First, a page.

The new owners of the Kavanagh House in Newcastle, built by a prominent 19th-century businessman and once home to a congressman and governor of Maine, are restoring the historic Federal-style mansion.
The house, on Pond Road in the Damariscotta Mills area, has been undergoing repairs since December 2019. Renovations to an ell on the building’s north side will begin soon.
Owners Steve and Nancy Williams, of Houston, Texas, plan to restore the Federal-style house as close to its original state as possible, and to expand and modernize the ell to serve as their living space in the summer.
According to Encyclopedia Britannica, Federal-style architecture is an American revival of Roman architecture that “flourished from 1785 to 1820 and later in governmental building.”
Steve Williams said the house has not been altered drastically since the Irish Catholic immigrant James Kavanagh had it built in 1803.
“As to renovations, the house is significant in that it is an example of Federal-style architecture and has not been modified in appearance significantly as have been many other houses of its age,” Steve Williams said by email.
He said the Federal-style section of the house has eight rooms and two foyers, one in the front and one in the back.
According to the National Register of Historic Places, which lists the Federal-style portion of the house but not the ell, the house has a detailed balustrade around the eaves on the exterior, four tall chimneys, and an octagonal cupola.
The central window on the second floor is a Palladian window, which is a “three-part window composed of a large, arched central section flanked by two narrower, shorter sections having square tops,” according to Encyclopedia Britannica.
“This central window is above the half circle portico (at the entrance to the house) which is made up of four plain (Doric) columns, above which is an undecorated frieze, then dentil molding. The portico is topped with a balustrade,” the National Register records state.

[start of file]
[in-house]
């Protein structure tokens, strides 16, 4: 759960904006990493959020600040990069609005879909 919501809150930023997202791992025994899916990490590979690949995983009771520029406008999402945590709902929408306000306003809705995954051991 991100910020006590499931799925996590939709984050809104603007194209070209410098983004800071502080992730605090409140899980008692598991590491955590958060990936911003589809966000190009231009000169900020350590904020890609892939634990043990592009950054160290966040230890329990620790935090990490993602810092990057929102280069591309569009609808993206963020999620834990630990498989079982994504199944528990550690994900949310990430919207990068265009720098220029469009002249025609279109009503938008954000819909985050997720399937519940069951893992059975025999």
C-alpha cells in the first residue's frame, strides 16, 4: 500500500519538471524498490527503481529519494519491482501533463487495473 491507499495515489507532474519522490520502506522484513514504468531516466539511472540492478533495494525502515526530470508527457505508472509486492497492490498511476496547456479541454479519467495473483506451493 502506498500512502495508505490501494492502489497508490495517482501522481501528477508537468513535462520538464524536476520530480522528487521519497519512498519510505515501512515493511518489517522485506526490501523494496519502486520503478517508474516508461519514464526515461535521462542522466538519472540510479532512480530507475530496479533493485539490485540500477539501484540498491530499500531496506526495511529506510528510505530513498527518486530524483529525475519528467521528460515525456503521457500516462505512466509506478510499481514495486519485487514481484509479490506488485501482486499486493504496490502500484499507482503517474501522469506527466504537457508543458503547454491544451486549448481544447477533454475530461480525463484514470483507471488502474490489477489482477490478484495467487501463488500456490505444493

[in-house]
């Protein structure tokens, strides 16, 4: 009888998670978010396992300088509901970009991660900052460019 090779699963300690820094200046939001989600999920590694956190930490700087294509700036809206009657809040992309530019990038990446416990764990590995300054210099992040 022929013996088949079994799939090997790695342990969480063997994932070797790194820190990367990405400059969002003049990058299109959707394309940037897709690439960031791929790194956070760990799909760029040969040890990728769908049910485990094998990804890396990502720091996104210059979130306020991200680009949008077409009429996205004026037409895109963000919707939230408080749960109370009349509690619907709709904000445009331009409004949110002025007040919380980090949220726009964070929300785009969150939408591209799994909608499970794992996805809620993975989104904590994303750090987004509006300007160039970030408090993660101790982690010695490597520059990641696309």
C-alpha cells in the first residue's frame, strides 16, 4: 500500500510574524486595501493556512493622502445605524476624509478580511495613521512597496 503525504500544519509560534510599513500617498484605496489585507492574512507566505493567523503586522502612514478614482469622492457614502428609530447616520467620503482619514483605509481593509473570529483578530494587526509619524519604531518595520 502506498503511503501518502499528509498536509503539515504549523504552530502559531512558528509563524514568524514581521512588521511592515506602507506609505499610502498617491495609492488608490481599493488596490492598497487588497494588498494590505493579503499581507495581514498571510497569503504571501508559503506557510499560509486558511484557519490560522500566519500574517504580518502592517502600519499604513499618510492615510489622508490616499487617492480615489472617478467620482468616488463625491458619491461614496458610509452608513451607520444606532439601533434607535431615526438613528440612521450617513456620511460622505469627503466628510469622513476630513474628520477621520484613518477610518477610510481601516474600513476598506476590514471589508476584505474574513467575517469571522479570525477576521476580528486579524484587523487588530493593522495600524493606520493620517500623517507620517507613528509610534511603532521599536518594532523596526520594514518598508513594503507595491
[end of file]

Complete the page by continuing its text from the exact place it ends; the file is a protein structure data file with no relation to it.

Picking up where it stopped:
Preservation Timber Framing Inc. is handling the project and has been working to restore the structure of the original building since December. The Berwick-based company repaired the steeple of the Damariscotta Baptist Church in 2010 and recently worked on Broad Bay Church in Waldoboro. (See “Broad Bay Church completes first phase of renovations” in this edition.)
The ground-level flooring in the original portion of the house has been removed to access its rotting timber foundation, according to Scott Lewis, of Preservation Timber Framing. He said they will restore as much historical material as possible to the house.
“The exterior and interior components removed to facilitate the repairs will all be repaired as needed and replaced once the undercarriage repairs are complete in the next month or two. The house, as viewed from the road, will appear renewed but relatively unchanged,” Steve Williams said.
The house is on a solid granite foundation but has four long carrying timbers and several shorter girts that support the house and will be replaced with new 10-by-12-inch pine, according to Steve Williams.
“The basement timbers will then be supported by steel columns set on new concrete footers. We are also installing a system that will mitigate the humidity in the basement so the timbers will maintain their integrity indefinitely,” Steve Williams said.
He said using modern materials to support the house in places that are not visible seemed like a “wise compromise” to ensure its structural integrity.
An expert has been hired to analyze paint samples that will determine the color history and aid the owners in choosing an appropriate color for the exterior that is closer to the original.
The house is currently yellow, but Steve Williams said the original color could have been closer to a cream or off-white color, according to the paint expert. The Williamses will wait for a complete analysis to choose the color.
“Our plan as the current stewards is to maintain this (historic) aspect of the property while repairing significant structural issues threatening the house. Our goal is to preserve the home for many generations,” Steve Williams wrote.
The Newcastle Design Review Committee reviewed plans for the renovation and expansion of the ell at a Zoom meeting Aug. 6 and requested an archaeological survey of the area where the expansion was proposed.